Articles | Volume 5, issue 3
The Cryosphere, 5, 701–714, 2011
The Cryosphere, 5, 701–714, 2011

Research article 09 Sep 2011

Research article | 09 Sep 2011

Warming of waters in an East Greenland fjord prior to glacier retreat: mechanisms and connection to large-scale atmospheric conditions

P. Christoffersen1, R. I. Mugford1,2, K. J. Heywood3, I. Joughin4, J. A. Dowdeswell1, J. P. M. Syvitski5, A. Luckman6, and T. J. Benham1 P. Christoffersen et al.
  • 1Scott Polar Research Institute, University of Cambridge, Cambridge, UK
  • 2Environmental Systems Science Centre, University of Reading, Reading, UK
  • 3School of Environmental Sciences, University of East Anglia, Norwich, UK
  • 4Applied Physics Laboratory, University of Washington, Seattle, USA
  • 5Institute of Arctic and Alpine Research, University of Colorado, Boulder, USA
  • 6School of the Environment and Society, Swansea University, Swansea, UK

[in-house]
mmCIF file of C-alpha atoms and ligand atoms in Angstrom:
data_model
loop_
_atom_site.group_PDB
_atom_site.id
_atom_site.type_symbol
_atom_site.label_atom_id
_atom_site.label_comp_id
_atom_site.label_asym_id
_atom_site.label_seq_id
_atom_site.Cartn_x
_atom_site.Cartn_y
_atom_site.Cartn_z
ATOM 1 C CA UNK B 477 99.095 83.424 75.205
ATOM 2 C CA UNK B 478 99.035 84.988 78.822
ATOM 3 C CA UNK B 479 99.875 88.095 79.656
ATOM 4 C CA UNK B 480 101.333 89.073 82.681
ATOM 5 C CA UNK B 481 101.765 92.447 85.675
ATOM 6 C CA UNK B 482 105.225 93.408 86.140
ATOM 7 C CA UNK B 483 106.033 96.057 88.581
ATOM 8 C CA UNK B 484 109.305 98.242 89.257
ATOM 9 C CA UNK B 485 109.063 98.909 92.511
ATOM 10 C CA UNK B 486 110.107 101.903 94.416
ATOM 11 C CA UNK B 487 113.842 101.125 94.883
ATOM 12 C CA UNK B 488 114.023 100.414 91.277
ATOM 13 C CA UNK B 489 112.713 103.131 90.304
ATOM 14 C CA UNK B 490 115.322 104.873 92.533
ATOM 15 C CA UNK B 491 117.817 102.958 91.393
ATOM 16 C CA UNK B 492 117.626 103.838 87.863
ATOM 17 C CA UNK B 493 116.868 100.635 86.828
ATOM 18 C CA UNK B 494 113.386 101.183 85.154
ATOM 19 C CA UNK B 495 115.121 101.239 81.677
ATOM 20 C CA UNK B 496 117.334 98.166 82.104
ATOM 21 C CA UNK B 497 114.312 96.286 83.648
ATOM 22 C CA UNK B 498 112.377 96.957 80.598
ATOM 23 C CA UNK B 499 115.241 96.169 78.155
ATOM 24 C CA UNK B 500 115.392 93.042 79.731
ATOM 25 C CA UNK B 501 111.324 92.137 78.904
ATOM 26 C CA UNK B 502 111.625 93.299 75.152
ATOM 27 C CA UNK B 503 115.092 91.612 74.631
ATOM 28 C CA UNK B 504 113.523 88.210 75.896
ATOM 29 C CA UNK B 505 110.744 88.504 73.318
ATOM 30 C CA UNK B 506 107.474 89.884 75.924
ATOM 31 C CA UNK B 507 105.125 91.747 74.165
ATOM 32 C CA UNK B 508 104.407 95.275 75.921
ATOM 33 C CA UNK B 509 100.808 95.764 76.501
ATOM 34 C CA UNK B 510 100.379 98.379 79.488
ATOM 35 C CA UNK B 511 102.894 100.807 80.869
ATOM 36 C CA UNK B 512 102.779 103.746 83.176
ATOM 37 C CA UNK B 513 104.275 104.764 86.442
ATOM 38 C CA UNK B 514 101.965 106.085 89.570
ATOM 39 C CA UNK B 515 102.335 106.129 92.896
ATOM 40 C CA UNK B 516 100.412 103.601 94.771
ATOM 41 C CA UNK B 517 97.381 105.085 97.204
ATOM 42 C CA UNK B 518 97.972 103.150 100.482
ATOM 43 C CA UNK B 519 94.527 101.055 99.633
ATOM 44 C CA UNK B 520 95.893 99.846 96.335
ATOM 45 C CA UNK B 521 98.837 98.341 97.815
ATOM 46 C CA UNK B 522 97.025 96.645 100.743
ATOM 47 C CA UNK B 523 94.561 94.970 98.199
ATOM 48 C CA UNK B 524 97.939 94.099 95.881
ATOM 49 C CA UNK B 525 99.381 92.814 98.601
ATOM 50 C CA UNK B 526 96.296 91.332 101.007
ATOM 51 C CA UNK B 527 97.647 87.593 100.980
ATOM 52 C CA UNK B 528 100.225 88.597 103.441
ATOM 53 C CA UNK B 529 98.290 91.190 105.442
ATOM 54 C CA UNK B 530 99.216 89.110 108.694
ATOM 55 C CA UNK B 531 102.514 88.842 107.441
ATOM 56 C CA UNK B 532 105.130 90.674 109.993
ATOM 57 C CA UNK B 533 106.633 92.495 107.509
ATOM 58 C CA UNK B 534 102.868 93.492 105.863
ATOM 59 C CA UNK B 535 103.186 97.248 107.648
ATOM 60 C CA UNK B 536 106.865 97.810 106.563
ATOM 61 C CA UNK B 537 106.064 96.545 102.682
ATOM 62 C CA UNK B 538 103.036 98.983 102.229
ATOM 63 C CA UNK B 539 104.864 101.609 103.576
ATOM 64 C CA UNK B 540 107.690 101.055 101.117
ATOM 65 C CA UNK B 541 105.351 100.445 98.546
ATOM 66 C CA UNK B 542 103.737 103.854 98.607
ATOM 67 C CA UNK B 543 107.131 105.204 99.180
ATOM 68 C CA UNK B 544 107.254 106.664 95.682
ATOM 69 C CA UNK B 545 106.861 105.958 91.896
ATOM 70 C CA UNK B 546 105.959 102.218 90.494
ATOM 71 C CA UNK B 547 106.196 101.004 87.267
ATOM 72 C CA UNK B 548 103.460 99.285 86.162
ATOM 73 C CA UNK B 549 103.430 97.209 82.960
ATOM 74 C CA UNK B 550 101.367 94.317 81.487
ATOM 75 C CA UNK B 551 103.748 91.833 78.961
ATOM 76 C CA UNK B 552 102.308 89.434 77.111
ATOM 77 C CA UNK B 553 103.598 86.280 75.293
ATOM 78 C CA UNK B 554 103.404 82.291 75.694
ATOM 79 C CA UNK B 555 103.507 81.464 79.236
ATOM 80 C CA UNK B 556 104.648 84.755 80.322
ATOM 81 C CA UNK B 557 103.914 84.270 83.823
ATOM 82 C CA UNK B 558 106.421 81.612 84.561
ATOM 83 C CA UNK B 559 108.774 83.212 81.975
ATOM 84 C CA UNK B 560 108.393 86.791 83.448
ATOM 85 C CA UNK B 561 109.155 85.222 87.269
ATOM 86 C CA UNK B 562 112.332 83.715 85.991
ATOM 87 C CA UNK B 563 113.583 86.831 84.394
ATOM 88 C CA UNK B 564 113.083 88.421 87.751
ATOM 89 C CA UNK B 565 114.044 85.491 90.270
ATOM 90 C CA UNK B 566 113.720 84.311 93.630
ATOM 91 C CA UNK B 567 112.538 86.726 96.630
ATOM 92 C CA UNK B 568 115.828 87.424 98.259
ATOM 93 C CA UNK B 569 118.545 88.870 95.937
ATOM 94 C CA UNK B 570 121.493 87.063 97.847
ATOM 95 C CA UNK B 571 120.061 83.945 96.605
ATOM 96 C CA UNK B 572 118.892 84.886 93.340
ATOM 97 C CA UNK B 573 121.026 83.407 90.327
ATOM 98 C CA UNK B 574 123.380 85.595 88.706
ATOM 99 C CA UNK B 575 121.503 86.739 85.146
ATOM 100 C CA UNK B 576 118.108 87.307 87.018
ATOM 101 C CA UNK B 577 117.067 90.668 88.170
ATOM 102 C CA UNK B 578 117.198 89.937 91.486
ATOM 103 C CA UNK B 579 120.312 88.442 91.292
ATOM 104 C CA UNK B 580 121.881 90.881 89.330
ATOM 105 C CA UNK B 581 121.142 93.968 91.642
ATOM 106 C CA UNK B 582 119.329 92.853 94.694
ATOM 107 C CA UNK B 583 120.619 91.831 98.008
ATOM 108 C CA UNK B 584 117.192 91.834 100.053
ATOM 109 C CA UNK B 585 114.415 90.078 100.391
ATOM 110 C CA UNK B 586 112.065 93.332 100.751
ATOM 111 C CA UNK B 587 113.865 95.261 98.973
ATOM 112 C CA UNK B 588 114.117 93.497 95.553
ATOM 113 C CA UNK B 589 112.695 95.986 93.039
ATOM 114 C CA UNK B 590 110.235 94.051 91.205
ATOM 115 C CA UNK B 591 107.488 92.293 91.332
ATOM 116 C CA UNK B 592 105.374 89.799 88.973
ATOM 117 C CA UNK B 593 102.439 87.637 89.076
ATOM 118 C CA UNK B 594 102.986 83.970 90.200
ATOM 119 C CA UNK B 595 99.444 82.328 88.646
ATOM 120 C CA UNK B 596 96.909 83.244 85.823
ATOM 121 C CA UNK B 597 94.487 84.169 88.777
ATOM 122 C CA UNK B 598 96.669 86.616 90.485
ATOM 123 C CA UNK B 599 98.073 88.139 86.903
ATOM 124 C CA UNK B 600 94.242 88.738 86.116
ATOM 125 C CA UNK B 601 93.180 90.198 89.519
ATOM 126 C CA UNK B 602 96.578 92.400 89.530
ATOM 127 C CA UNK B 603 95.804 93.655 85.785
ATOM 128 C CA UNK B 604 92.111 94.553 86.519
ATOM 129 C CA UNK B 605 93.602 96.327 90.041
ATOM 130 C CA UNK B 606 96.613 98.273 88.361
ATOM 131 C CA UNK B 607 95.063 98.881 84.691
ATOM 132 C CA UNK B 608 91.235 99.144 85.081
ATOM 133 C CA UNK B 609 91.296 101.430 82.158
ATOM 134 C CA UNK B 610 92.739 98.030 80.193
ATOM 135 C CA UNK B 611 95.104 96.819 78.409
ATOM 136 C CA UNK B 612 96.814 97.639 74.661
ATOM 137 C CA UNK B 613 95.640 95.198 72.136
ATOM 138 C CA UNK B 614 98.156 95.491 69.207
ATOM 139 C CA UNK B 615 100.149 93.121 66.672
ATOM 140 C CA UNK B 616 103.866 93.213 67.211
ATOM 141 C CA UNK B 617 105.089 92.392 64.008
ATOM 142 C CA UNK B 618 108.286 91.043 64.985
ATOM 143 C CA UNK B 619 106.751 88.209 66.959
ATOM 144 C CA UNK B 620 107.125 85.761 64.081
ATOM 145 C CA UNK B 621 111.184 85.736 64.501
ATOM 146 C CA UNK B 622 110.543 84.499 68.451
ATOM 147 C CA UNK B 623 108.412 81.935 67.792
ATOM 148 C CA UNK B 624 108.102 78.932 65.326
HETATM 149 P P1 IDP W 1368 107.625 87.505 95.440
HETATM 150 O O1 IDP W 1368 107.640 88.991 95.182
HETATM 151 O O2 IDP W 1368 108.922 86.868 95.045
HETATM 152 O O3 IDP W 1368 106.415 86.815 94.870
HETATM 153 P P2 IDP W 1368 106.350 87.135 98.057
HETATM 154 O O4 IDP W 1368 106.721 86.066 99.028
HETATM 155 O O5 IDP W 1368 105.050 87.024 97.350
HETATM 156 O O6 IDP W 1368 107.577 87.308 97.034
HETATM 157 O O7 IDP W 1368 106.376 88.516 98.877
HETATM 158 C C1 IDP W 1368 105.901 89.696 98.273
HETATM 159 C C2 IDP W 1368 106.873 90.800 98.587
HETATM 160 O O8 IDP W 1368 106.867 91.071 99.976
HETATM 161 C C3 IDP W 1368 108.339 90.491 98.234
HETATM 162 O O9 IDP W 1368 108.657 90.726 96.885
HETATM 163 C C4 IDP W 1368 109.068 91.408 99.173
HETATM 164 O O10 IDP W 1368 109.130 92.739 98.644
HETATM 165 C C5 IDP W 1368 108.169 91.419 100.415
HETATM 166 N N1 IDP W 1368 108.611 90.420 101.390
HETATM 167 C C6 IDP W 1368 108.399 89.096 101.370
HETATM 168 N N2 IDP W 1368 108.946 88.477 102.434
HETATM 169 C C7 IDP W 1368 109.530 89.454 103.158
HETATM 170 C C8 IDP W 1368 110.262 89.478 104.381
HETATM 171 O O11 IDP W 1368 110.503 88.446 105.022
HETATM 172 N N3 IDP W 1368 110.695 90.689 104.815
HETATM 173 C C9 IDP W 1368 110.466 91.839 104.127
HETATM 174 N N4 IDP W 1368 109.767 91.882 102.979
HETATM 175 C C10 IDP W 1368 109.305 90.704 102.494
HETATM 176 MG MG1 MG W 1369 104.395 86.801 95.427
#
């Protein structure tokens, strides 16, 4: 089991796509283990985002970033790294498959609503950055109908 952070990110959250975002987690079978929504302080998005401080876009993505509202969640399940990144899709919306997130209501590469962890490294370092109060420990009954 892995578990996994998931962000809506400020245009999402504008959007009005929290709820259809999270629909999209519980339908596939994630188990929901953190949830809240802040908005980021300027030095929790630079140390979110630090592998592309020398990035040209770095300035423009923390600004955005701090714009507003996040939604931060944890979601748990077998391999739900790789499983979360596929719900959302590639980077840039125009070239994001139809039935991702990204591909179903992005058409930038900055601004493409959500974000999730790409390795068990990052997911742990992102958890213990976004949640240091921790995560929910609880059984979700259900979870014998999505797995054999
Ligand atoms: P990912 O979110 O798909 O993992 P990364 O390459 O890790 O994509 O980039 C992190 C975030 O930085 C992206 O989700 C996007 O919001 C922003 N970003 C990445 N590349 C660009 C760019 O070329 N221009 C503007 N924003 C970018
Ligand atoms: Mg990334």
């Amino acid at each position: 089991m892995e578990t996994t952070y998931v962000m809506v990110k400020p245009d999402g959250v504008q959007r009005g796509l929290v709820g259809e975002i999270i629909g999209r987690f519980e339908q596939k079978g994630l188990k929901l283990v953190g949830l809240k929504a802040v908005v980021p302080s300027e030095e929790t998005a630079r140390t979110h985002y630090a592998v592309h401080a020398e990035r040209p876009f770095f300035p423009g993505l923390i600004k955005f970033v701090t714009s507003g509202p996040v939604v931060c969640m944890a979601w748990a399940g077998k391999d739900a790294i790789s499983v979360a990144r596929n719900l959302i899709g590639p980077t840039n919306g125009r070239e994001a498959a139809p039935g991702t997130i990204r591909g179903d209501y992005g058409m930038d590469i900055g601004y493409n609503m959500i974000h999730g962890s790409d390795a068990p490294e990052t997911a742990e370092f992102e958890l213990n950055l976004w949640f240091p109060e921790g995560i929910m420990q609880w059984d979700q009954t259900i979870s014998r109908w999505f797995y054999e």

Abstract. Hydrographic data acquired in Kangerdlugssuaq Fjord and adjacent seas in 1993 and 2004 are used together with reanalysis from the NEMO ocean modelling framework to elucidate water-mass change and ice-ocean-atmosphere interactions in East Greenland. The hydrographic data show that the fjord contains warm subtropical waters and that fjord waters in 2004 were considerably warmer than in 1993. The ocean reanalysis shows that the warm properties of fjord waters in 2004 are related to a major peak in oceanic shoreward heat flux into a cross-shelf trough on the outer continental shelf. The heat flux into this trough varies according to seasonal exchanges with the atmosphere as well as from deep seasonal intrusions of subtropical waters. Both mechanisms contribute to high (low) shoreward heat flux when winds from the northeast are weak (strong). The combined effect of surface heating and inflow of subtropical waters is seen in the hydrographic data, which were collected after periods when along-shore coastal winds from the north were strong (1993) and weak (2004). The latter data were furthermore acquired during the early phase of a prolonged retreat of Kangerdlugssuaq Glacier. We show that coastal winds vary according to the pressure gradient defined by a semi-permanent atmospheric high-pressure system over Greenland and a persistent atmospheric low situated near Iceland. The magnitude of this pressure gradient is controlled by longitudinal variability in the position of the Icelandic Low.